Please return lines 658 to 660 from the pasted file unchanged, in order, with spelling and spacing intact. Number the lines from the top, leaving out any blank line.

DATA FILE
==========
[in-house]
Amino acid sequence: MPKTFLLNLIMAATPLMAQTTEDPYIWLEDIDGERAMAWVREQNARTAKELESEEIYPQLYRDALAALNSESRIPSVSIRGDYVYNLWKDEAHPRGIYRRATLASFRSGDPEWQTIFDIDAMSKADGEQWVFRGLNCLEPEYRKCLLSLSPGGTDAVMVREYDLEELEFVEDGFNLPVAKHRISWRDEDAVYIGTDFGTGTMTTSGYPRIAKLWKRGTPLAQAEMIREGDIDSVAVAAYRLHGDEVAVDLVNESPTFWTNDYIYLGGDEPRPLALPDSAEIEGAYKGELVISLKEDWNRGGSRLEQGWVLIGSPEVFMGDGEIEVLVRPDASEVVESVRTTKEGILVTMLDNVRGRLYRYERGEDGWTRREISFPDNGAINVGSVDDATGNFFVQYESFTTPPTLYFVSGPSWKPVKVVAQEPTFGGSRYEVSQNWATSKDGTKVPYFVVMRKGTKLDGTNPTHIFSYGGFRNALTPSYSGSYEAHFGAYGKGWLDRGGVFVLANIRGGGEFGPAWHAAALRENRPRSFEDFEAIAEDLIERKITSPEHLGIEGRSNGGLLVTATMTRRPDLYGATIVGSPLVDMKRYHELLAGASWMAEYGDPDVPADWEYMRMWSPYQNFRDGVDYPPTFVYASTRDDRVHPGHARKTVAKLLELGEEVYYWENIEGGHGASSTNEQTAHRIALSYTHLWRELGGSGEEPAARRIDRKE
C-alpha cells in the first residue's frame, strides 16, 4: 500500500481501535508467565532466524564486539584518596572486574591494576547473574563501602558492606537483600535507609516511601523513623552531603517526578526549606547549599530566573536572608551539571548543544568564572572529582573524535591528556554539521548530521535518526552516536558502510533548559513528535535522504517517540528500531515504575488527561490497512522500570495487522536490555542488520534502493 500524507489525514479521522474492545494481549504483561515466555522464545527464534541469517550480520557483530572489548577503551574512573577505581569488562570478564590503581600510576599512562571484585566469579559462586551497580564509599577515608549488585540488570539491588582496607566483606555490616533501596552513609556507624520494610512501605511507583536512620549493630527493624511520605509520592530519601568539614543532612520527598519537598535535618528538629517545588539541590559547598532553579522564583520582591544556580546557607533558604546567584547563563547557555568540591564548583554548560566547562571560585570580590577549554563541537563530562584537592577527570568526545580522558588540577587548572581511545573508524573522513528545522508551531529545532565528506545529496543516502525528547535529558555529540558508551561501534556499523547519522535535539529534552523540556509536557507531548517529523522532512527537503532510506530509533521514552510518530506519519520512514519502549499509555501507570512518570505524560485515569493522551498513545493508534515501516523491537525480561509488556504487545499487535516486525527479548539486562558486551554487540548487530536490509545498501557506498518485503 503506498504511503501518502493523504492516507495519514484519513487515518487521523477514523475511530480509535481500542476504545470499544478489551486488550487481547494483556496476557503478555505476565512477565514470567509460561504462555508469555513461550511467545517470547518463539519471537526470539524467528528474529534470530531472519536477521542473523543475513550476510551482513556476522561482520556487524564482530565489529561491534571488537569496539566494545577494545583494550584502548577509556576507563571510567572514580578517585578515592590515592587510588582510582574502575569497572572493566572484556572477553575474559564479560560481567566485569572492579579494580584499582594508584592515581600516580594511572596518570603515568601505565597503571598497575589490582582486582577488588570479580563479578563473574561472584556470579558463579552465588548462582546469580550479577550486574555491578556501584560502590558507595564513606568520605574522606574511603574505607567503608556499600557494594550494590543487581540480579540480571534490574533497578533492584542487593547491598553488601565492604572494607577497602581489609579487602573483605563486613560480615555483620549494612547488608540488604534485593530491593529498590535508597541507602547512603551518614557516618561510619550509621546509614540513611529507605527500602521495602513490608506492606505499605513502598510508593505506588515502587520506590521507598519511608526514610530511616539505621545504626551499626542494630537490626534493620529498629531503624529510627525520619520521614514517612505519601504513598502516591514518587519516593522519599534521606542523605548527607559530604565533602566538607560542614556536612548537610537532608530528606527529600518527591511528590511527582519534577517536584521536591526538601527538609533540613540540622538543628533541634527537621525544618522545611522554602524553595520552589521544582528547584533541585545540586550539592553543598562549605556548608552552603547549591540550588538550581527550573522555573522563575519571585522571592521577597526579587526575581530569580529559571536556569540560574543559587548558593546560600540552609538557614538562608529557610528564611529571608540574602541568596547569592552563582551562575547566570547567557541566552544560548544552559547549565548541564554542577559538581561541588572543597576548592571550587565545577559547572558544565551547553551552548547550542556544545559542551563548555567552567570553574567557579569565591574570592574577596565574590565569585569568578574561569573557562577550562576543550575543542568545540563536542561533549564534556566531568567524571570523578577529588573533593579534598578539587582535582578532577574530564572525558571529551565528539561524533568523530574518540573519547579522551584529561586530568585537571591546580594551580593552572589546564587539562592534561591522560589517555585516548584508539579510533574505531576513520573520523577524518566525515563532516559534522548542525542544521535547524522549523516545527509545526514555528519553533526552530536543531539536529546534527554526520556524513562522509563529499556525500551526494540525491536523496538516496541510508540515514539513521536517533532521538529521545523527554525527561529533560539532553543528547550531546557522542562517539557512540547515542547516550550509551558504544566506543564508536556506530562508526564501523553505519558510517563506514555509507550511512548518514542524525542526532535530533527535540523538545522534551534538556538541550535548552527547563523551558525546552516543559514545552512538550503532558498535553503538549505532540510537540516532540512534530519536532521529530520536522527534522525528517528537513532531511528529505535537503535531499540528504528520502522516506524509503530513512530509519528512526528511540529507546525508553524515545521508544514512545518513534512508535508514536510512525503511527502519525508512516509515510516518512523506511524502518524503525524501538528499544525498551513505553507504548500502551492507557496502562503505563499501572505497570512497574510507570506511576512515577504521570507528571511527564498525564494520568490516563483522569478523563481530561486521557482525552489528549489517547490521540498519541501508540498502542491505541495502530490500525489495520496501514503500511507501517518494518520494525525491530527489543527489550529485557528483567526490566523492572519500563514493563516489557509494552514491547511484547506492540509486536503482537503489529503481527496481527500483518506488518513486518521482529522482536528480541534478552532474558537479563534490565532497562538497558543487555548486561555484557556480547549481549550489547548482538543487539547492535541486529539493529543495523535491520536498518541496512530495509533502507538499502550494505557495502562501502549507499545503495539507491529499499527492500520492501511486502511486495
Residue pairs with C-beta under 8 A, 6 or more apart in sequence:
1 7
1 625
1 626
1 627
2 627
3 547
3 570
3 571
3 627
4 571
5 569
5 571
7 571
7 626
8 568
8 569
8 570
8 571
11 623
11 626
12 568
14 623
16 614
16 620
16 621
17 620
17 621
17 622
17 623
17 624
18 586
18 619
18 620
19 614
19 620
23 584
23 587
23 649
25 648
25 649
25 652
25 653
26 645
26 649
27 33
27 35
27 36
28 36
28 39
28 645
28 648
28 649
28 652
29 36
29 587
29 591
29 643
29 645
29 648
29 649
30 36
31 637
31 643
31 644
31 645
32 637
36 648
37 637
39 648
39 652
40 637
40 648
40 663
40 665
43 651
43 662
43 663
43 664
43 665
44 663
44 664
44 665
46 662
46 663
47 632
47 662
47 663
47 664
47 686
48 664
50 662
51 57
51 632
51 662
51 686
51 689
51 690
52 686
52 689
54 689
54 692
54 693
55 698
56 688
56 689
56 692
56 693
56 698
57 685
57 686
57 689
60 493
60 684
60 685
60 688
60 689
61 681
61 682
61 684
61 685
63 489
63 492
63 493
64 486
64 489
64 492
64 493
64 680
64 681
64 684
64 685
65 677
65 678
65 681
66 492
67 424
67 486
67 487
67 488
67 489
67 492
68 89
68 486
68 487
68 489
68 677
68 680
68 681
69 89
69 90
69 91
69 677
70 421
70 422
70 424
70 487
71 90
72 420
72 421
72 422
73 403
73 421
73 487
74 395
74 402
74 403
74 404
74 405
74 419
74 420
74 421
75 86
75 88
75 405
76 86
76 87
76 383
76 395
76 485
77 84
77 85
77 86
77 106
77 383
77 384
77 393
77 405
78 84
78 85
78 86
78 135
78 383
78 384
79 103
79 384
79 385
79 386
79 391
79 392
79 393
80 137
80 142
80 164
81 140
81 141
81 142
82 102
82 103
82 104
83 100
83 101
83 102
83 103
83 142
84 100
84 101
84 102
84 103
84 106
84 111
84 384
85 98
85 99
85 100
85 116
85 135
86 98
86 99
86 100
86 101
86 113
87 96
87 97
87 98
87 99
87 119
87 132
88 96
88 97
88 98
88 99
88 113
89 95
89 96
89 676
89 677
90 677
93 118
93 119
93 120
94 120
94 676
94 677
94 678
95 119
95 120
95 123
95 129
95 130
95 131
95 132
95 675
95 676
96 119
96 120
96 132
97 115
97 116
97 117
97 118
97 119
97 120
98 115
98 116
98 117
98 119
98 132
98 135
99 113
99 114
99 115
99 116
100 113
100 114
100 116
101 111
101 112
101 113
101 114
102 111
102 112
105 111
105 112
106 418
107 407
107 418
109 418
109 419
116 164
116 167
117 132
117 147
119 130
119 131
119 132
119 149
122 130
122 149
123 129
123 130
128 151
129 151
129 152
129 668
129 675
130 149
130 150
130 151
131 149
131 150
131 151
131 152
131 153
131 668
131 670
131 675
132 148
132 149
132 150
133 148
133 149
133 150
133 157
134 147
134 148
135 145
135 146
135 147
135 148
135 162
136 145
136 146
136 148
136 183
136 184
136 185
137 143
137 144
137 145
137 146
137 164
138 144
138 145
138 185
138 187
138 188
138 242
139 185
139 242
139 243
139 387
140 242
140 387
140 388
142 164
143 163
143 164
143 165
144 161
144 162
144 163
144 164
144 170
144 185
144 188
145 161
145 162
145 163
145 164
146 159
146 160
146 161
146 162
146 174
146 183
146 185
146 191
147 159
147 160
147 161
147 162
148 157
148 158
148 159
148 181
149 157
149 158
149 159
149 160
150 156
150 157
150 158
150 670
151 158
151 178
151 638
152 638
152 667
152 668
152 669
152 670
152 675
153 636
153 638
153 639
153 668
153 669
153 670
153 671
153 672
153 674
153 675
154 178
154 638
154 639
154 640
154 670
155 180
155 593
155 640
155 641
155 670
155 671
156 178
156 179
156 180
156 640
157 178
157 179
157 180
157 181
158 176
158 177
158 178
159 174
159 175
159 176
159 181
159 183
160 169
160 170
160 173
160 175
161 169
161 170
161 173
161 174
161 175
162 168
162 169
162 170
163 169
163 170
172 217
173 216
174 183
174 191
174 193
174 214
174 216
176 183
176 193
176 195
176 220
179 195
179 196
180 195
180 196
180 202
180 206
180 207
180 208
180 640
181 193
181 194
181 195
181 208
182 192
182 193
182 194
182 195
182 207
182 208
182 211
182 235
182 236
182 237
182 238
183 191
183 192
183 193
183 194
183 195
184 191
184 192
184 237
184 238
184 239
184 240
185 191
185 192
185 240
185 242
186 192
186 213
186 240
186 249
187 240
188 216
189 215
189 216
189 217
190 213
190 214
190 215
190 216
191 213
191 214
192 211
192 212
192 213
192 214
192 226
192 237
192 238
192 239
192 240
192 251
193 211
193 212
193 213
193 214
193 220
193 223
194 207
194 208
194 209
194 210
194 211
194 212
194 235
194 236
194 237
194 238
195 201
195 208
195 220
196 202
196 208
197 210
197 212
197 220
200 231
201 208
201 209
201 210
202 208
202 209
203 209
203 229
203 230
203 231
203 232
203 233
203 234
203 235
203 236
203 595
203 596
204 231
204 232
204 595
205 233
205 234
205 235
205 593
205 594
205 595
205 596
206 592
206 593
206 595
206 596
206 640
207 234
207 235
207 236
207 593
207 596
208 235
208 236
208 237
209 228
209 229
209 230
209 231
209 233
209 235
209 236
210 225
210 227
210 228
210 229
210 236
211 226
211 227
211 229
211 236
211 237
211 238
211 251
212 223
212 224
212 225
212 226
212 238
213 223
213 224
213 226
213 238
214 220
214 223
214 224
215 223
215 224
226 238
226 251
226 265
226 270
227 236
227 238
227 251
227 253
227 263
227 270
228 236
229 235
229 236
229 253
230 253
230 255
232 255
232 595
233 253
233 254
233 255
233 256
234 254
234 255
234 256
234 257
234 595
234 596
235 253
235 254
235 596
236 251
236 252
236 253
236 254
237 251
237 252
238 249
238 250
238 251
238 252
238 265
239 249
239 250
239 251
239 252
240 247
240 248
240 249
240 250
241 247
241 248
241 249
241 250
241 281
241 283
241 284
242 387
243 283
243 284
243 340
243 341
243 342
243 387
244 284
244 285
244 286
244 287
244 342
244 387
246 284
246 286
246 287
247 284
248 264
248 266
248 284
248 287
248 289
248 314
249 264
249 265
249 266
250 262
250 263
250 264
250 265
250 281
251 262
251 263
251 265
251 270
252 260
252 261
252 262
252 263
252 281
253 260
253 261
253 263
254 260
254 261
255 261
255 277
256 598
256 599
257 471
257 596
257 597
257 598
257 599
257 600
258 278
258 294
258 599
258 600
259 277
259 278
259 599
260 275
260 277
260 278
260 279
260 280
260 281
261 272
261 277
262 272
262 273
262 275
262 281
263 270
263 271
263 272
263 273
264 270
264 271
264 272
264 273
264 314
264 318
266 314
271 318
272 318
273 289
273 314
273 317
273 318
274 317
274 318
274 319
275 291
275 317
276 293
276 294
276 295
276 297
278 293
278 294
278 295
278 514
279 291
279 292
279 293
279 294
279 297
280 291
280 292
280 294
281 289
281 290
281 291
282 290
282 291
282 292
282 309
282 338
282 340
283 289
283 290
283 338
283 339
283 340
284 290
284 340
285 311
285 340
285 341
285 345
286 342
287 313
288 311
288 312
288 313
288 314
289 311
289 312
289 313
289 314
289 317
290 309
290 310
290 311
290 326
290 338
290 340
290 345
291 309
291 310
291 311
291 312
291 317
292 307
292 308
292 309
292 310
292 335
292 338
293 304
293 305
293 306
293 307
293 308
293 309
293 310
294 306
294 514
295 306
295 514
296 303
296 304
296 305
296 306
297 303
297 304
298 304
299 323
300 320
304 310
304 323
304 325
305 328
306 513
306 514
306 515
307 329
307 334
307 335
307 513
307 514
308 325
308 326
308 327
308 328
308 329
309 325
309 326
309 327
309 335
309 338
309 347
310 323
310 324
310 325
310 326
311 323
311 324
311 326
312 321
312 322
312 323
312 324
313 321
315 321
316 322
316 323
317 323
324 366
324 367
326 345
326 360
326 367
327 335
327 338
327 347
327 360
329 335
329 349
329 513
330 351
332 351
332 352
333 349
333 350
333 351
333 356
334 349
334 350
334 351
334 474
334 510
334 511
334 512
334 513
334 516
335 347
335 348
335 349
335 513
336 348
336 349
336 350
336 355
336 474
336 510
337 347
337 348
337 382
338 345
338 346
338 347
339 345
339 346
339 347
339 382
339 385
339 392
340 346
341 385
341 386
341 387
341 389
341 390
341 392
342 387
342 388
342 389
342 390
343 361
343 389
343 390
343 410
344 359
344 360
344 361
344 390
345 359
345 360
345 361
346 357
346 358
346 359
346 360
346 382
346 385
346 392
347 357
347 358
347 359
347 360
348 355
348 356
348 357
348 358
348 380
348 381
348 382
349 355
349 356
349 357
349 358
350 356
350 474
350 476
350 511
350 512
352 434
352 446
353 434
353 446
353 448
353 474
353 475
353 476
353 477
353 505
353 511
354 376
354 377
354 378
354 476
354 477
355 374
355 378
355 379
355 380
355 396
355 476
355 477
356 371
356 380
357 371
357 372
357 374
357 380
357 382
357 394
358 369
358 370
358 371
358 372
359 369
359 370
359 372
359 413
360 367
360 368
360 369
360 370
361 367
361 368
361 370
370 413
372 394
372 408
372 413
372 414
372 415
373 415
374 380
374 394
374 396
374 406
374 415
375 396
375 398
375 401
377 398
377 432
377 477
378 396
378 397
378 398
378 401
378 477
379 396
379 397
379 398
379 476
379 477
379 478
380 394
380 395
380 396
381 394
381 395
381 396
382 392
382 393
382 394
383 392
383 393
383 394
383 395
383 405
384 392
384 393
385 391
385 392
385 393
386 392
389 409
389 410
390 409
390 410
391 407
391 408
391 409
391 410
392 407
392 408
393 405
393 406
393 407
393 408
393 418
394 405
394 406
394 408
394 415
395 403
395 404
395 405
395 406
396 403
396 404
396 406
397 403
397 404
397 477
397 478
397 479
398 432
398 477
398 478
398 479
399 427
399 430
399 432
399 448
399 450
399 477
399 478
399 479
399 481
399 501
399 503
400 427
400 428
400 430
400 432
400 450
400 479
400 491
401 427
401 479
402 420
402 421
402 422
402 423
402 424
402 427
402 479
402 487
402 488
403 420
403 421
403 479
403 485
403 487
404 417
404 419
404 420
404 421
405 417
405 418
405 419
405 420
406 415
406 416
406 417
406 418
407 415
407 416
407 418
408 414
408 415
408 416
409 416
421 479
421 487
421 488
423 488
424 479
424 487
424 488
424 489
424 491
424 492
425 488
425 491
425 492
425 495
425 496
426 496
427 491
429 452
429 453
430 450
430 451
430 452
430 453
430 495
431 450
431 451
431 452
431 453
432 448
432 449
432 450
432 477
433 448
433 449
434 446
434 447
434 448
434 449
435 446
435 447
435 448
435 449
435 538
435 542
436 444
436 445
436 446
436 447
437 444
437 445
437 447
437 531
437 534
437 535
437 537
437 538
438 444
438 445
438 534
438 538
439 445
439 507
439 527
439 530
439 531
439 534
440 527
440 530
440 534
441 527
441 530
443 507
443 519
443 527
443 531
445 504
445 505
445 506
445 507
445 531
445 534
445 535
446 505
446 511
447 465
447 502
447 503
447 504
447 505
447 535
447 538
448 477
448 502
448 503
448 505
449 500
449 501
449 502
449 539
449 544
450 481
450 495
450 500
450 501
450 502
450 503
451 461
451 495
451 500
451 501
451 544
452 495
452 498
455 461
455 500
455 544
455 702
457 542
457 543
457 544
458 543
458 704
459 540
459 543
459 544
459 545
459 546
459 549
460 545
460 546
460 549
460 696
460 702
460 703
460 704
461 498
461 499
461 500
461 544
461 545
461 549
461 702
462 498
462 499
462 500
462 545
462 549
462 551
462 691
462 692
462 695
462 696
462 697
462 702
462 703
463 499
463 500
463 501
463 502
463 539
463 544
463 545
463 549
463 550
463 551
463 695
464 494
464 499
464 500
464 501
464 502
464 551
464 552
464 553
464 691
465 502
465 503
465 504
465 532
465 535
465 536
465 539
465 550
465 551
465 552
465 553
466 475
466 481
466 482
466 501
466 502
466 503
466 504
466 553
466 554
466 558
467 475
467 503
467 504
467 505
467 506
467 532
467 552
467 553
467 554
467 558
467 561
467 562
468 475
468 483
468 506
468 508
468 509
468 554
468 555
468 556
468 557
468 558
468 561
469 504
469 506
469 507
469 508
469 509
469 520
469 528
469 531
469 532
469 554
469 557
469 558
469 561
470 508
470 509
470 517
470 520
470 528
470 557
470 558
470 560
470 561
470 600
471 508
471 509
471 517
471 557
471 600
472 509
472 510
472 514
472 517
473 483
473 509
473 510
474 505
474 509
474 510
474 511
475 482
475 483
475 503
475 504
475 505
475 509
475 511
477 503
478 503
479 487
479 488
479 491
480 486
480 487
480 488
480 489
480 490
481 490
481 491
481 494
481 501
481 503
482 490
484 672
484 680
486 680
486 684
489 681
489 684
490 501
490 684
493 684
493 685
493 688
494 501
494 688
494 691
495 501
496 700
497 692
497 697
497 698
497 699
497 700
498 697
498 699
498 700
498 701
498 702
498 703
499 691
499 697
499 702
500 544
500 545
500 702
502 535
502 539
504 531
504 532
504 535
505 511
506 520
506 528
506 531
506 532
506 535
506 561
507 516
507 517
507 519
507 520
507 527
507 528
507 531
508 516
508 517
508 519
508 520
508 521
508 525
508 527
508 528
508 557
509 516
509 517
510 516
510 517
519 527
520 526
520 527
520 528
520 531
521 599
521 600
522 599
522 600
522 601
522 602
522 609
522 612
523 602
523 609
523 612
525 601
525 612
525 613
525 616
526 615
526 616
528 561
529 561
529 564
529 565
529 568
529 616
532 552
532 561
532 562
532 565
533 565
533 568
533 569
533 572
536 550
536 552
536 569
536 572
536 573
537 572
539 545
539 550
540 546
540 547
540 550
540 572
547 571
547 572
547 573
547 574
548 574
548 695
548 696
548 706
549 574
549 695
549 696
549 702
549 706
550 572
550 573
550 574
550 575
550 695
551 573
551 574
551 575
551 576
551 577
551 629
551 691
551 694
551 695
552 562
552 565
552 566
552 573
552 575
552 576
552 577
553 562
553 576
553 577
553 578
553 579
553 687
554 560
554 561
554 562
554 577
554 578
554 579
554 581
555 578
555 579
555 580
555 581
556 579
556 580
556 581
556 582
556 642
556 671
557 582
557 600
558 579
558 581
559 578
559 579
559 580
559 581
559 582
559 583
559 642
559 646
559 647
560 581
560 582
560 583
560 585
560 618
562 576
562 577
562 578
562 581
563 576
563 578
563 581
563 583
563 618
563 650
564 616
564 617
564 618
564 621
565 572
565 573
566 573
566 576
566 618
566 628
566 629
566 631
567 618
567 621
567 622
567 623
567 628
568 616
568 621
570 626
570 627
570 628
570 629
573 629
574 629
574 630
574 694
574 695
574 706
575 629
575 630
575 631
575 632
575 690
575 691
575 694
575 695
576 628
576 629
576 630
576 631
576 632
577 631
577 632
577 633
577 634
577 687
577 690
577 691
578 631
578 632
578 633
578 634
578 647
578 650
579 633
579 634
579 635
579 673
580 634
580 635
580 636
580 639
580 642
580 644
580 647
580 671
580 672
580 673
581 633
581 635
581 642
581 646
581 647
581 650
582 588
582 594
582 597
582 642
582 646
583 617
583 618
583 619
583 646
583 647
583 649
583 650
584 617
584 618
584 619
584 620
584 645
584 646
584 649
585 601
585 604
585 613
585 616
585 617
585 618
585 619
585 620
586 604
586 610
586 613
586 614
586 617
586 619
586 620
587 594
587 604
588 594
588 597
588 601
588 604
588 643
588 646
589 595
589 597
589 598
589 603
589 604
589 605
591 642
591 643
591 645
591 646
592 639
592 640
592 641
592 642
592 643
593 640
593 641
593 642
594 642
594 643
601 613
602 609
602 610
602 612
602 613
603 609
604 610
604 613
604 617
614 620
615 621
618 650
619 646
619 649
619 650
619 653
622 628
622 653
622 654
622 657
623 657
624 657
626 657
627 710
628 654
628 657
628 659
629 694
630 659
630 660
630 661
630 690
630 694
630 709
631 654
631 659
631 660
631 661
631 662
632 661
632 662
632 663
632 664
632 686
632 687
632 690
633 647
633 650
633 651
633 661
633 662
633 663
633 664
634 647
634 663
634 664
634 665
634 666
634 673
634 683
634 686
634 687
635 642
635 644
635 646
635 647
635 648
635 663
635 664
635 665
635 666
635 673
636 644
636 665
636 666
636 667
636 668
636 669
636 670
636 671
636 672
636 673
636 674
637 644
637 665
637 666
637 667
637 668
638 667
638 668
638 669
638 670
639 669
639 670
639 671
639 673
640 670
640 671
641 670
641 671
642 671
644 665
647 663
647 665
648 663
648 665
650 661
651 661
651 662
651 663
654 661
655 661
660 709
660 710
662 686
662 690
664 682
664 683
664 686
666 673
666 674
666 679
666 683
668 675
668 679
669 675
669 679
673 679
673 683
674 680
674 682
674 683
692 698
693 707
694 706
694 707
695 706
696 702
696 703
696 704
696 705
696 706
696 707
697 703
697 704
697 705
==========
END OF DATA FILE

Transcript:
233 253
233 254
233 255